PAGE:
Polarimeters have broad applications in remote sensing, astronomy, and biomedical imaging to measure the emitted, reflected, or transmitted state of polarization (SOP). An Intrinsic Coincident full-Stokes Polarimeter (ICP) was previously demonstrated by our group, in a free space configuration, by using stain-aligned polymer-based organic photovoltaics (OPVs). These were tilted to avoid back-reflection cross-talk. In this paper, we present a theoretical model of a monolithic ICP which considers the back-reflection’s influence. This includes a comparison between the free space model to the new monolithic model. Experimental demonstrations yield less than 3% error between our model and the experiment data.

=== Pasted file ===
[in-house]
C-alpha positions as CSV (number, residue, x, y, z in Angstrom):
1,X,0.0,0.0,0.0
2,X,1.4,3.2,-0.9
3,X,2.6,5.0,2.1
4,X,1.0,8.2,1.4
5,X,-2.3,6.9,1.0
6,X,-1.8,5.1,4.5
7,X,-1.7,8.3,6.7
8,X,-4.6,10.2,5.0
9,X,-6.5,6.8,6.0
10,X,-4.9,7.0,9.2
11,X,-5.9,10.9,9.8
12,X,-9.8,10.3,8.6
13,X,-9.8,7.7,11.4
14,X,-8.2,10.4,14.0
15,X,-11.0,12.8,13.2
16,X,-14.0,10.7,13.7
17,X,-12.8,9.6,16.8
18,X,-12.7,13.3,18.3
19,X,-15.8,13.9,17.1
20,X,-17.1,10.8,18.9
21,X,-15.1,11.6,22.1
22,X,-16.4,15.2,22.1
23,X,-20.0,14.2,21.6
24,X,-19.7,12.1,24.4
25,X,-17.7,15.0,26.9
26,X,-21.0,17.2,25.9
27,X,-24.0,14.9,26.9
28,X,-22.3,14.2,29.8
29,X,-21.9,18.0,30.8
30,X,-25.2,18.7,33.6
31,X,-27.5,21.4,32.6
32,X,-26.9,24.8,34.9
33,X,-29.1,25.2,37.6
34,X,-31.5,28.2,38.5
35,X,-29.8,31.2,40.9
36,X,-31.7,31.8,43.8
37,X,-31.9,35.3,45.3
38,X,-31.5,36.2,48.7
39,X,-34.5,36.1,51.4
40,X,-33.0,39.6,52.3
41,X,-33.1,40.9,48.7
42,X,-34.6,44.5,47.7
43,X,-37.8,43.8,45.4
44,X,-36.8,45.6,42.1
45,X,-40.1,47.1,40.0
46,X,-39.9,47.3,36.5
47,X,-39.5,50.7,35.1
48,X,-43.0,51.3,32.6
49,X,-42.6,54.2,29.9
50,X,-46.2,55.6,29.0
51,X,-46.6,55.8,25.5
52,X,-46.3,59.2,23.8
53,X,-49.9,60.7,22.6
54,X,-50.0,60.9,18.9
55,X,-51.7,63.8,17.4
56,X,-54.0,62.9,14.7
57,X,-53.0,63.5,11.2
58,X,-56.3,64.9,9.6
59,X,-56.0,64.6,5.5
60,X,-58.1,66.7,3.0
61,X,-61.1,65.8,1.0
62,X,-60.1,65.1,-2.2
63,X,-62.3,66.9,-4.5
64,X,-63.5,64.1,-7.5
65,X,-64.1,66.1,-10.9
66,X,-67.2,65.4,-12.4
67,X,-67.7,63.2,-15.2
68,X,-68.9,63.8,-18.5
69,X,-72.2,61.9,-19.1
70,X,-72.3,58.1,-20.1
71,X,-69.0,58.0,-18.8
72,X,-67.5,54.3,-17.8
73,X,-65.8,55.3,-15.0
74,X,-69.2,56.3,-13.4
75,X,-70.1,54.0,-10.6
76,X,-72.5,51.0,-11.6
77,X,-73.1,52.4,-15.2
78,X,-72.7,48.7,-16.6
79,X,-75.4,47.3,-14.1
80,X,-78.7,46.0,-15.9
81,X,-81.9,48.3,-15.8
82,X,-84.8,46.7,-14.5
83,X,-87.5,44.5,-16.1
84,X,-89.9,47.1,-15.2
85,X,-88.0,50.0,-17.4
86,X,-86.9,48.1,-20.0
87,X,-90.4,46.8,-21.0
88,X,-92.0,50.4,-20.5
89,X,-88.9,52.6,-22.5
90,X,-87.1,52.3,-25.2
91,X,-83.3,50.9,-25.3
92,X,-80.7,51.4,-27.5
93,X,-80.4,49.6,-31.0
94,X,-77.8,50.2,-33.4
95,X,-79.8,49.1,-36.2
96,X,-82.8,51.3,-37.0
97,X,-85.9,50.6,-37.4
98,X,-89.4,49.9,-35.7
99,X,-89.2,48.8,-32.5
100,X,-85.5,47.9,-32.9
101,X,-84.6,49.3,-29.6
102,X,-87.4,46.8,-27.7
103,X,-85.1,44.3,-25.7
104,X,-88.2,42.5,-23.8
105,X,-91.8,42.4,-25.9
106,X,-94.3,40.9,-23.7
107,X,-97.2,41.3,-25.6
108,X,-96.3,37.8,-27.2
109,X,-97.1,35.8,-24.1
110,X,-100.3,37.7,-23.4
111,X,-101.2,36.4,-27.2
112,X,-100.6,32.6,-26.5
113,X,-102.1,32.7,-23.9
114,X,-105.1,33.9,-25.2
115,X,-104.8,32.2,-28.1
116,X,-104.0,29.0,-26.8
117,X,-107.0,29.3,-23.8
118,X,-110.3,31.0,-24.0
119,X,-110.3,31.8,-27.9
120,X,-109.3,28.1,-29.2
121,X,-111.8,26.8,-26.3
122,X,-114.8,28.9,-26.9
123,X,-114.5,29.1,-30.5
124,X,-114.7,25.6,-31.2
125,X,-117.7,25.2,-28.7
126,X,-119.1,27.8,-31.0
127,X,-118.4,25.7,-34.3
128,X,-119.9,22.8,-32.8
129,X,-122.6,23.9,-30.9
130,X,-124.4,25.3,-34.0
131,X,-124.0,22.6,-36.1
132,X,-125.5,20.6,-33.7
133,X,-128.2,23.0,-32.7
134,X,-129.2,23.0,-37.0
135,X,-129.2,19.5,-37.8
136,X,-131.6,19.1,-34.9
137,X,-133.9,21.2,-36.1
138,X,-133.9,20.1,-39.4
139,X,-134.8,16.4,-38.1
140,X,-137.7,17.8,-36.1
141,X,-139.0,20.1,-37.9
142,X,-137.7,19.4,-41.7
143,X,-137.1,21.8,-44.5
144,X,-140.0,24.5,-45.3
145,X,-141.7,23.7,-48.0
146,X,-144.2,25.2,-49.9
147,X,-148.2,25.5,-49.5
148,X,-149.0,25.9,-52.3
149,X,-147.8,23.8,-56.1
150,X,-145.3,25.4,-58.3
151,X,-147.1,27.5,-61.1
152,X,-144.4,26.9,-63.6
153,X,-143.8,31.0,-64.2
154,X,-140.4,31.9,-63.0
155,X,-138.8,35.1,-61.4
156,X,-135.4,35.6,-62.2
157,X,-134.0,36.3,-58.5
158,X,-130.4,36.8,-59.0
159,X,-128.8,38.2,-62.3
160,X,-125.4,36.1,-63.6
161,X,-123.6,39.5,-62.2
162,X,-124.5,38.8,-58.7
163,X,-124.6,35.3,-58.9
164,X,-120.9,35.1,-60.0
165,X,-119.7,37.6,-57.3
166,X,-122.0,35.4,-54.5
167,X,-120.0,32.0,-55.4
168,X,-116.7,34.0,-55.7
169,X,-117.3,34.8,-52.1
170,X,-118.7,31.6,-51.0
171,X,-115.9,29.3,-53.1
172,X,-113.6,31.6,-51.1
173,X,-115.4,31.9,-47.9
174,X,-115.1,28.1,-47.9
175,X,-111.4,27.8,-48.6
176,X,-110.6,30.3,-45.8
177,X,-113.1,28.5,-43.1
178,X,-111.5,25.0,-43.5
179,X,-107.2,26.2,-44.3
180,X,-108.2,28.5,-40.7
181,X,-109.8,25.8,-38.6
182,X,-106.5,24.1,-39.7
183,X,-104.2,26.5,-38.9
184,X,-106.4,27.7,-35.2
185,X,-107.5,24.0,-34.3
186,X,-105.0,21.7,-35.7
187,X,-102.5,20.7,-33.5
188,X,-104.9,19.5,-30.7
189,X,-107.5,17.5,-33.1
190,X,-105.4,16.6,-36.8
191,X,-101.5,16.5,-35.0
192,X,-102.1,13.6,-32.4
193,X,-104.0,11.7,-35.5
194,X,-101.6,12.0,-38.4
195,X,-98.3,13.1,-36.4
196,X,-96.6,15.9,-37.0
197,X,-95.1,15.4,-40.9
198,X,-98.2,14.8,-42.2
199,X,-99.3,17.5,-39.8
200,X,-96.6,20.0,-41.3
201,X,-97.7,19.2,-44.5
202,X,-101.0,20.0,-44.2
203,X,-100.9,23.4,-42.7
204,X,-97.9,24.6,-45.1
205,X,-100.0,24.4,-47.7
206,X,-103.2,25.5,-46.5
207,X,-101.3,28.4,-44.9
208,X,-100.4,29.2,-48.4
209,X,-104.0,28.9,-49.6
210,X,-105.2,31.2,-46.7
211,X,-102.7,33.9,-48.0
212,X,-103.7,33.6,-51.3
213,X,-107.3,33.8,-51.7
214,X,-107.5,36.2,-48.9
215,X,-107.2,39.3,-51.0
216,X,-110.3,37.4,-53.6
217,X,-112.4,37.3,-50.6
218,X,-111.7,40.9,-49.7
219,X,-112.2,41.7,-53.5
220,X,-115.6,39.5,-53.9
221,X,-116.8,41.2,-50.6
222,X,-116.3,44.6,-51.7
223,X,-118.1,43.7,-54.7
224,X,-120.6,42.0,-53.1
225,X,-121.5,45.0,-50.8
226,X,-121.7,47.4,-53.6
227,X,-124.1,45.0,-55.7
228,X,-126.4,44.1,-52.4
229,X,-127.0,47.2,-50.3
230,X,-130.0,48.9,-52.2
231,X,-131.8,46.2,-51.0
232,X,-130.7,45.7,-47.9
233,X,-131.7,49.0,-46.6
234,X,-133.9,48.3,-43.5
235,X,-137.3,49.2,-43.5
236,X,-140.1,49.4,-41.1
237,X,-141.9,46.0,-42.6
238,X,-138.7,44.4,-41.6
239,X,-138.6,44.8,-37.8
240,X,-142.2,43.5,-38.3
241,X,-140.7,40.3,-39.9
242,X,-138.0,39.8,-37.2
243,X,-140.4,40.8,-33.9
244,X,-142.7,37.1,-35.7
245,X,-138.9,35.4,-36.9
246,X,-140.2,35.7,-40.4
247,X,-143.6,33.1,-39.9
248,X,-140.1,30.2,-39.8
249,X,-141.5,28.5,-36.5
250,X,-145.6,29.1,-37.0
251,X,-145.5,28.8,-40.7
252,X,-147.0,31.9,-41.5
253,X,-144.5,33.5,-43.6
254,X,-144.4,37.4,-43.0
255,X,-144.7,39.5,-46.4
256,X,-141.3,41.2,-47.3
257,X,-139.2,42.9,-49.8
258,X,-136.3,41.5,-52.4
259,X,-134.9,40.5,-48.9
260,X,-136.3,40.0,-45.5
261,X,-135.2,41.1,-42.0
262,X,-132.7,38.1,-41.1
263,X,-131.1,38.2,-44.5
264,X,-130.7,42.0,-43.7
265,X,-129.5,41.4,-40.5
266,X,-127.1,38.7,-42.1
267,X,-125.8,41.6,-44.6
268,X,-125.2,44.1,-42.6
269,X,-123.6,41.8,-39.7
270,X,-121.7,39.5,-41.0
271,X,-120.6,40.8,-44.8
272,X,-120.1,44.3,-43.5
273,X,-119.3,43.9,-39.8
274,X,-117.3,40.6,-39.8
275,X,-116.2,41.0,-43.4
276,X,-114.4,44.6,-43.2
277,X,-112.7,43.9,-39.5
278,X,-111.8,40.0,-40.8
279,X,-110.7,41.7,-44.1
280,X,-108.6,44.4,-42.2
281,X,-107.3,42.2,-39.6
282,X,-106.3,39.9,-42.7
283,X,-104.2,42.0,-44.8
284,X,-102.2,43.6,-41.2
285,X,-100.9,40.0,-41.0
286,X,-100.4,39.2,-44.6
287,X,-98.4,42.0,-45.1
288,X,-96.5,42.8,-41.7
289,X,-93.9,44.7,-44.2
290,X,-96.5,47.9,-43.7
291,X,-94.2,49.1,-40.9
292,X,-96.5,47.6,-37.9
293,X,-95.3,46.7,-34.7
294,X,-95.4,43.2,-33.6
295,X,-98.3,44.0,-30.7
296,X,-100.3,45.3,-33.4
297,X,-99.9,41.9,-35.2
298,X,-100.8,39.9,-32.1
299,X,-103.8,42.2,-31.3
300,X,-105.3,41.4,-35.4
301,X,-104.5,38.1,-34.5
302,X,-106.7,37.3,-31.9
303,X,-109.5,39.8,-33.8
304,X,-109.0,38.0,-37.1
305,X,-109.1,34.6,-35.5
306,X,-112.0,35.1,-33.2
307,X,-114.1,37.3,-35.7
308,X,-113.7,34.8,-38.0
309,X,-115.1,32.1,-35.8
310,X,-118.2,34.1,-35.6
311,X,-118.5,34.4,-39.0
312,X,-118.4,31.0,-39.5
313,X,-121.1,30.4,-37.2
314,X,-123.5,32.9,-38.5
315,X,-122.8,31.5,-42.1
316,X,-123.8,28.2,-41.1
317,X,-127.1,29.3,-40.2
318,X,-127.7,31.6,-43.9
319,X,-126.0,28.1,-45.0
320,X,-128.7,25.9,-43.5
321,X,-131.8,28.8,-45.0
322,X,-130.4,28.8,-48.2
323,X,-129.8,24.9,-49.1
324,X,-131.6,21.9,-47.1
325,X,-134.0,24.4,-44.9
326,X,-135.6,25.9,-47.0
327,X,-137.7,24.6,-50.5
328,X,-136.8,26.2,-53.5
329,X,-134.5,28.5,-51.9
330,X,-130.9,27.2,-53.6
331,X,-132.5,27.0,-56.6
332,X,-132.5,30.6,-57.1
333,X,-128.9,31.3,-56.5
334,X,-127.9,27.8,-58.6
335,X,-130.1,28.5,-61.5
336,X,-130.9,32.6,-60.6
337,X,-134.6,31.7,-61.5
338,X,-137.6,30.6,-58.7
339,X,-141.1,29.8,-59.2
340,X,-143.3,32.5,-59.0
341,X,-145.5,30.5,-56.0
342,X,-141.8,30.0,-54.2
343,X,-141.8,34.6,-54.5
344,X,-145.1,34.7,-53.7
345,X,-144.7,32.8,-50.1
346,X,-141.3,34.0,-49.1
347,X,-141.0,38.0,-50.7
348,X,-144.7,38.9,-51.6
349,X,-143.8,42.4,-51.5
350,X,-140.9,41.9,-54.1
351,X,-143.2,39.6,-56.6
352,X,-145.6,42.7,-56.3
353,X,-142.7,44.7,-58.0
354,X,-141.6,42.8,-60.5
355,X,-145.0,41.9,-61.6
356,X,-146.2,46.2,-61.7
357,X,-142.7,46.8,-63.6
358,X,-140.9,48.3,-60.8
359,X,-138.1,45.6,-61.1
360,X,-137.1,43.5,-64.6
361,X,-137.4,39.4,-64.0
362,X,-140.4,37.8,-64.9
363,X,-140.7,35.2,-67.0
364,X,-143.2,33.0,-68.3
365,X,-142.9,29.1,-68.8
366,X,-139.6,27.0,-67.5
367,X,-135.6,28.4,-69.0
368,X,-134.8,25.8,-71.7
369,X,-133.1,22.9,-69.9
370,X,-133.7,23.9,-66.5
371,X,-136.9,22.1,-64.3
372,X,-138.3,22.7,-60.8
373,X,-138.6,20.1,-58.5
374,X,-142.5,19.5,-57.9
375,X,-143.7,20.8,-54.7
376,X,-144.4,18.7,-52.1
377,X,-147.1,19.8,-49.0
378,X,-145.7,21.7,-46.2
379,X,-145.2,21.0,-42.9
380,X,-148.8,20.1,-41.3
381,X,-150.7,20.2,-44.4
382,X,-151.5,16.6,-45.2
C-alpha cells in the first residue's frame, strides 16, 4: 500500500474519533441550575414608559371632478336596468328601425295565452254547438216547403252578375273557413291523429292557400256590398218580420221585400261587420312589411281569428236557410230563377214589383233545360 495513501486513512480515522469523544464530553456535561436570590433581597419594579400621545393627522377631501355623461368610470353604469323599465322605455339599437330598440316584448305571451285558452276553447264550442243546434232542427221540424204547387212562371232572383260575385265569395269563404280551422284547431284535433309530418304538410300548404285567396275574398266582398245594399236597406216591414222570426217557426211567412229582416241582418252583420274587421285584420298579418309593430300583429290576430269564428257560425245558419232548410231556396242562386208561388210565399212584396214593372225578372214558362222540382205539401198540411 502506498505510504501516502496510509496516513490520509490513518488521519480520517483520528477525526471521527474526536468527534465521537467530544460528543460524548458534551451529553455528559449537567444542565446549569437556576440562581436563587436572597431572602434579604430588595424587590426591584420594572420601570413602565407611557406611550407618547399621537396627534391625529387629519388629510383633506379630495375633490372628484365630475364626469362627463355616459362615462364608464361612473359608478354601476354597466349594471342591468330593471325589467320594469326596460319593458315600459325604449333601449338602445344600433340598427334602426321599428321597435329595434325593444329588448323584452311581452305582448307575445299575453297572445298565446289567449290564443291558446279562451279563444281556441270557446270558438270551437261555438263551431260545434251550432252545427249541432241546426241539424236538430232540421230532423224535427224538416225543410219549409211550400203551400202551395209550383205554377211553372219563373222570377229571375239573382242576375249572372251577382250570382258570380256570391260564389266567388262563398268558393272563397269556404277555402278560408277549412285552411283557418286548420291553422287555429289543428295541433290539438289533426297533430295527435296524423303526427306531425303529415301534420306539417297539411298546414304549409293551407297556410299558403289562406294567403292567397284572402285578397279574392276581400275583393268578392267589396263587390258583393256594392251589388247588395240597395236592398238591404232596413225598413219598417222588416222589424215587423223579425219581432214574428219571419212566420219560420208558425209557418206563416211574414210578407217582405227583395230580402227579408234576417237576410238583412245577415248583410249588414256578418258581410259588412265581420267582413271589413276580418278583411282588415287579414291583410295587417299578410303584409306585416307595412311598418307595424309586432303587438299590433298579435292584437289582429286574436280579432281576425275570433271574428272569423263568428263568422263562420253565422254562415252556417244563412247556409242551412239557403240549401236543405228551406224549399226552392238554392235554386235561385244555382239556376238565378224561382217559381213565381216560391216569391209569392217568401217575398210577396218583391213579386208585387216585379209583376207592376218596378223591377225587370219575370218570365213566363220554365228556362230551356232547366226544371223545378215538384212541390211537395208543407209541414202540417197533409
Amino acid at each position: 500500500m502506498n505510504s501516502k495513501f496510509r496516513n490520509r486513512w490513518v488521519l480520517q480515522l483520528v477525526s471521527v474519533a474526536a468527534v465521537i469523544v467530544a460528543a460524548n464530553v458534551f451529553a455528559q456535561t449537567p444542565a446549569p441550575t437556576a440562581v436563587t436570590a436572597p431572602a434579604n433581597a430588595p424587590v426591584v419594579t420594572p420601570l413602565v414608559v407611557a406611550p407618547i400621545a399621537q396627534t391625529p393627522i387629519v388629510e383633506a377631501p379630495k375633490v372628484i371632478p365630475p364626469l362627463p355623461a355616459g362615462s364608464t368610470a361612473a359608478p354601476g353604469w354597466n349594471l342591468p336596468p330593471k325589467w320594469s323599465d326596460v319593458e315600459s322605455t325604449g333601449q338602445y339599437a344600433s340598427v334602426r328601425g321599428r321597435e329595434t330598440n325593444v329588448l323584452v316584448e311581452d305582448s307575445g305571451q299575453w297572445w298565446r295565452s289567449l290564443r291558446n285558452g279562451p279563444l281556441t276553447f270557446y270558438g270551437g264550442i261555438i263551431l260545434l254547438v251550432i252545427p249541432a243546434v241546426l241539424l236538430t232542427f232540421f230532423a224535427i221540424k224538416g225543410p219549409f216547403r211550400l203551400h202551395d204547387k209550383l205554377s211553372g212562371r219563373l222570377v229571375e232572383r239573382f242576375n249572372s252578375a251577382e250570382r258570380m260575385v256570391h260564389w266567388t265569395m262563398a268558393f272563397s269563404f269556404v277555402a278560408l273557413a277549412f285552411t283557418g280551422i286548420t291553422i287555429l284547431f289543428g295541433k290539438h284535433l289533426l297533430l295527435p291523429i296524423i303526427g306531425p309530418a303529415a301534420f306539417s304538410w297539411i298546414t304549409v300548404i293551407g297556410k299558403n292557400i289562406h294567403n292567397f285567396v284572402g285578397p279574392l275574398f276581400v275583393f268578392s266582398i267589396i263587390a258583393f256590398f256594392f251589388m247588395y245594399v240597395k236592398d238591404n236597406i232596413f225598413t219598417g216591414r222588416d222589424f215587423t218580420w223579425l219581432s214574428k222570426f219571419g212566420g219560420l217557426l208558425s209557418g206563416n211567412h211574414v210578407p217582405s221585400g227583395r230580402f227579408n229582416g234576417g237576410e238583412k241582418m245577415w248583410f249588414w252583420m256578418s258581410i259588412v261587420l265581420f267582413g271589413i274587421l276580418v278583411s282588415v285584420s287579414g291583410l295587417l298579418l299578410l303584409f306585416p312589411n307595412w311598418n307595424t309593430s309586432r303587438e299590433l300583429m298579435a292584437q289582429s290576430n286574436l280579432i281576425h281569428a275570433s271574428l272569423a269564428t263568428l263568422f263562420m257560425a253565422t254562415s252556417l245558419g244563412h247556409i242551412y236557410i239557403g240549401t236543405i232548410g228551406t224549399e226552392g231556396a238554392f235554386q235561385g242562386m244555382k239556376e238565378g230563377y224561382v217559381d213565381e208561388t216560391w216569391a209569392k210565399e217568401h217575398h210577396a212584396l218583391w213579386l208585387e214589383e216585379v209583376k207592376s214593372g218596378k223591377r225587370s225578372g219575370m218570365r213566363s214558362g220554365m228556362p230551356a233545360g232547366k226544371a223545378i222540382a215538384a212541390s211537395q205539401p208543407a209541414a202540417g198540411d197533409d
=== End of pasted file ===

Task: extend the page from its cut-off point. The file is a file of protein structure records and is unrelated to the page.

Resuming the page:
An intrinsic coincident full-Stokes polarimeter is demonstrated by using stain-aligned polymer-based organic photovoltaics (OPVs) which can preferentially absorb certain polarized states of incident light. The photovoltaic-based polarimeter is capable of measuring four stokes parameters by cascading four semitransparent OPVs in series along the same optical axis. Two wave plates were incorporated into the system to modulate the S<sub>3</sub> stokes parameter so as to reduce the condition number of the measurement matrix. The model for the full-Stokes polarimeter was established and validated, demonstrating an average RMS error of 0.84%. The optimization, based on minimizing the condition number of the 4-cell OPV design, showed that a condition number of 2.4 is possible. Performance of this in-line polarimeter concept was compared to other polarimeter architectures, including Division of Time (DoT), Division of Amplitude (DoAm), Division of Focal Plane (DoFP), and Division of Aperture (DoA) from signal-to-noise ratio (SNR) perspective. This in-line polarimeter concept has the potential to enable both high temporal (as compared with a DoT polarimeter) and high spatial resolution (as compared with DoFP and DoA polarimeters). We conclude that the intrinsic design has the same ~√2 SNR advantage as the DoAm polarimeter, but with greater compactness.